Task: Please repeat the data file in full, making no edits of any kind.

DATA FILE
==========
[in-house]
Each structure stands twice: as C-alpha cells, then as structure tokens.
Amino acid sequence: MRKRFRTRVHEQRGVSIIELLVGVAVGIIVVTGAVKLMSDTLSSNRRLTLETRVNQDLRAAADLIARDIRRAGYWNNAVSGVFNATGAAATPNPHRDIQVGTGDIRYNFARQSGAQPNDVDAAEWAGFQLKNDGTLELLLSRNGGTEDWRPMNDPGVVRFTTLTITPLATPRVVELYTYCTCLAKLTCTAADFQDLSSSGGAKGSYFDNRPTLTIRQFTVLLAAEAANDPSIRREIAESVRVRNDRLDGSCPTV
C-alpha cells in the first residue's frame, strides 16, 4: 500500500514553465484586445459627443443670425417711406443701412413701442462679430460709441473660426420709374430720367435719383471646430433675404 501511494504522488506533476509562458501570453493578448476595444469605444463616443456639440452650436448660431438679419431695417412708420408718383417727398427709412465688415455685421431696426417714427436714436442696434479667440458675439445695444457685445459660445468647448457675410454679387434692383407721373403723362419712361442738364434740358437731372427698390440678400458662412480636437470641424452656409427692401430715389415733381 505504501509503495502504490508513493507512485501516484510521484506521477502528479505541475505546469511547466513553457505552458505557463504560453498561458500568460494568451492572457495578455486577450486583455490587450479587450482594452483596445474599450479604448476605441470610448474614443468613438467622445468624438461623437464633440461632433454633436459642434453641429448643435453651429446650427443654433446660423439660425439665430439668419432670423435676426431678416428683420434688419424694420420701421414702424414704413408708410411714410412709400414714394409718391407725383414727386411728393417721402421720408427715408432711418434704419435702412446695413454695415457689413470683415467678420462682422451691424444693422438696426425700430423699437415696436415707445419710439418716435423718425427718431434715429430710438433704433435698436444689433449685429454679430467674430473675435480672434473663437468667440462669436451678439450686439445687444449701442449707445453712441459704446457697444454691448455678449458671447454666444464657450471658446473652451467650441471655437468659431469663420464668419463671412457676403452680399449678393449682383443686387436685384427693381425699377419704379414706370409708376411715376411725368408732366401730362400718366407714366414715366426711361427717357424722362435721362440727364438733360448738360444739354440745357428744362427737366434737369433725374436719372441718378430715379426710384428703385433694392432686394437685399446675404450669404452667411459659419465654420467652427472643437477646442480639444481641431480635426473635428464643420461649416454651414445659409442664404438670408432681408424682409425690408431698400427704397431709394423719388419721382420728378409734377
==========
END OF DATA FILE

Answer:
[in-house]
Each structure stands twice: as C-alpha cells, then as structure tokens.
Amino acid sequence: MRKRFRTRVHEQRGVSIIELLVGVAVGIIVVTGAVKLMSDTLSSNRRLTLETRVNQDLRAAADLIARDIRRAGYWNNAVSGVFNATGAAATPNPHRDIQVGTGDIRYNFARQSGAQPNDVDAAEWAGFQLKNDGTLELLLSRNGGTEDWRPMNDPGVVRFTTLTITPLATPRVVELYTYCTCLAKLTCTAADFQDLSSSGGAKGSYFDNRPTLTIRQFTVLLAAEAANDPSIRREIAESVRVRNDRLDGSCPTV
C-alpha cells in the first residue's frame, strides 16, 4: 500500500514553465484586445459627443443670425417711406443701412413701442462679430460709441473660426420709374430720367435719383471646430433675404 501511494504522488506533476509562458501570453493578448476595444469605444463616443456639440452650436448660431438679419431695417412708420408718383417727398427709412465688415455685421431696426417714427436714436442696434479667440458675439445695444457685445459660445468647448457675410454679387434692383407721373403723362419712361442738364434740358437731372427698390440678400458662412480636437470641424452656409427692401430715389415733381 505504501509503495502504490508513493507512485501516484510521484506521477502528479505541475505546469511547466513553457505552458505557463504560453498561458500568460494568451492572457495578455486577450486583455490587450479587450482594452483596445474599450479604448476605441470610448474614443468613438467622445468624438461623437464633440461632433454633436459642434453641429448643435453651429446650427443654433446660423439660425439665430439668419432670423435676426431678416428683420434688419424694420420701421414702424414704413408708410411714410412709400414714394409718391407725383414727386411728393417721402421720408427715408432711418434704419435702412446695413454695415457689413470683415467678420462682422451691424444693422438696426425700430423699437415696436415707445419710439418716435423718425427718431434715429430710438433704433435698436444689433449685429454679430467674430473675435480672434473663437468667440462669436451678439450686439445687444449701442449707445453712441459704446457697444454691448455678449458671447454666444464657450471658446473652451467650441471655437468659431469663420464668419463671412457676403452680399449678393449682383443686387436685384427693381425699377419704379414706370409708376411715376411725368408732366401730362400718366407714366414715366426711361427717357424722362435721362440727364438733360448738360444739354440745357428744362427737366434737369433725374436719372441718378430715379426710384428703385433694392432686394437685399446675404450669404452667411459659419465654420467652427472643437477646442480639444481641431480635426473635428464643420461649416454651414445659409442664404438670408432681408424682409425690408431698400427704397431709394423719388419721382420728378409734377